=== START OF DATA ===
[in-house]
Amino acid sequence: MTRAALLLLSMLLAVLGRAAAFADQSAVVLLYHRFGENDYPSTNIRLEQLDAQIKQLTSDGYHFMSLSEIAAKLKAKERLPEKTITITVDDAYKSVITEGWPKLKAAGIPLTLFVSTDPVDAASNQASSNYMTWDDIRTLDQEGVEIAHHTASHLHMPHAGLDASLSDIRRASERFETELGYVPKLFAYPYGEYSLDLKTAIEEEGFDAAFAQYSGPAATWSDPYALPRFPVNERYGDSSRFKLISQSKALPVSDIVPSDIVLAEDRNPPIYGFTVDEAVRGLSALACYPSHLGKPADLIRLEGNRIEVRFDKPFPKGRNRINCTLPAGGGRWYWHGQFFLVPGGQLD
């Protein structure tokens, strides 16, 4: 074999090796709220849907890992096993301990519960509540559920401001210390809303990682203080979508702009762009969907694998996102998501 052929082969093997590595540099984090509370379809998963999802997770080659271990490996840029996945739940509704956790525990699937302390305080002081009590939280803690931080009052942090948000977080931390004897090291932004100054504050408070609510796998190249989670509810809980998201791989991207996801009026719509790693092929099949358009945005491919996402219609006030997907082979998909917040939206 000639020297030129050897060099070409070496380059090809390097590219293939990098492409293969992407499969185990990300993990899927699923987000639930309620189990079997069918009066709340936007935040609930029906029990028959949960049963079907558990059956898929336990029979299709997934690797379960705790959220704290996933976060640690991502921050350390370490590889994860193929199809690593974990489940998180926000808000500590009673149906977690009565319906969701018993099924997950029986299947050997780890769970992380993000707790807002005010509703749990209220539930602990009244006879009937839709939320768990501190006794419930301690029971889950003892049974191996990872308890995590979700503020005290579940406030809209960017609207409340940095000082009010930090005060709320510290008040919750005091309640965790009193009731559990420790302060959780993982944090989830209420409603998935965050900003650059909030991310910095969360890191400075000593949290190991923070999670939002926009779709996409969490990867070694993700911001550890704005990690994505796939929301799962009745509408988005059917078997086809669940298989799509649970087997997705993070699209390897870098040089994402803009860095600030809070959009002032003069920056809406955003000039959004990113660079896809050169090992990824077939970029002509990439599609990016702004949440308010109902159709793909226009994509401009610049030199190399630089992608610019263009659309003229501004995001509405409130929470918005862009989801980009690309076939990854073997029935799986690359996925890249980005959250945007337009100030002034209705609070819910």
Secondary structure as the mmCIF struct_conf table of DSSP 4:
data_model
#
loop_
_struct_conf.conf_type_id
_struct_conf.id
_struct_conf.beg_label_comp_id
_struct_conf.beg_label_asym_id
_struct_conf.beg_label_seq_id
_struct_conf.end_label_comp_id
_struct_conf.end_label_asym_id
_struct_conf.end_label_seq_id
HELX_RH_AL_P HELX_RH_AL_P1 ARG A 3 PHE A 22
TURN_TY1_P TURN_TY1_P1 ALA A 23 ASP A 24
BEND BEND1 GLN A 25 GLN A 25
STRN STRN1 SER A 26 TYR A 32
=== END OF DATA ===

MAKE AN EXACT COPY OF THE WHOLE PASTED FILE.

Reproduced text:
[in-house]
Amino acid sequence: MTRAALLLLSMLLAVLGRAAAFADQSAVVLLYHRFGENDYPSTNIRLEQLDAQIKQLTSDGYHFMSLSEIAAKLKAKERLPEKTITITVDDAYKSVITEGWPKLKAAGIPLTLFVSTDPVDAASNQASSNYMTWDDIRTLDQEGVEIAHHTASHLHMPHAGLDASLSDIRRASERFETELGYVPKLFAYPYGEYSLDLKTAIEEEGFDAAFAQYSGPAATWSDPYALPRFPVNERYGDSSRFKLISQSKALPVSDIVPSDIVLAEDRNPPIYGFTVDEAVRGLSALACYPSHLGKPADLIRLEGNRIEVRFDKPFPKGRNRINCTLPAGGGRWYWHGQFFLVPGGQLD
């Protein structure tokens, strides 16, 4: 074999090796709220849907890992096993301990519960509540559920401001210390809303990682203080979508702009762009969907694998996102998501 052929082969093997590595540099984090509370379809998963999802997770080659271990490996840029996945739940509704956790525990699937302390305080002081009590939280803690931080009052942090948000977080931390004897090291932004100054504050408070609510796998190249989670509810809980998201791989991207996801009026719509790693092929099949358009945005491919996402219609006030997907082979998909917040939206 000639020297030129050897060099070409070496380059090809390097590219293939990098492409293969992407499969185990990300993990899927699923987000639930309620189990079997069918009066709340936007935040609930029906029990028959949960049963079907558990059956898929336990029979299709997934690797379960705790959220704290996933976060640690991502921050350390370490590889994860193929199809690593974990489940998180926000808000500590009673149906977690009565319906969701018993099924997950029986299947050997780890769970992380993000707790807002005010509703749990209220539930602990009244006879009937839709939320768990501190006794419930301690029971889950003892049974191996990872308890995590979700503020005290579940406030809209960017609207409340940095000082009010930090005060709320510290008040919750005091309640965790009193009731559990420790302060959780993982944090989830209420409603998935965050900003650059909030991310910095969360890191400075000593949290190991923070999670939002926009779709996409969490990867070694993700911001550890704005990690994505796939929301799962009745509408988005059917078997086809669940298989799509649970087997997705993070699209390897870098040089994402803009860095600030809070959009002032003069920056809406955003000039959004990113660079896809050169090992990824077939970029002509990439599609990016702004949440308010109902159709793909226009994509401009610049030199190399630089992608610019263009659309003229501004995001509405409130929470918005862009989801980009690309076939990854073997029935799986690359996925890249980005959250945007337009100030002034209705609070819910």
Secondary structure as the mmCIF struct_conf table of DSSP 4:
data_model
#
loop_
_struct_conf.conf_type_id
_struct_conf.id
_struct_conf.beg_label_comp_id
_struct_conf.beg_label_asym_id
_struct_conf.beg_label_seq_id
_struct_conf.end_label_comp_id
_struct_conf.end_label_asym_id
_struct_conf.end_label_seq_id
HELX_RH_AL_P HELX_RH_AL_P1 ARG A 3 PHE A 22
TURN_TY1_P TURN_TY1_P1 ALA A 23 ASP A 24
BEND BEND1 GLN A 25 GLN A 25
STRN STRN1 SER A 26 TYR A 32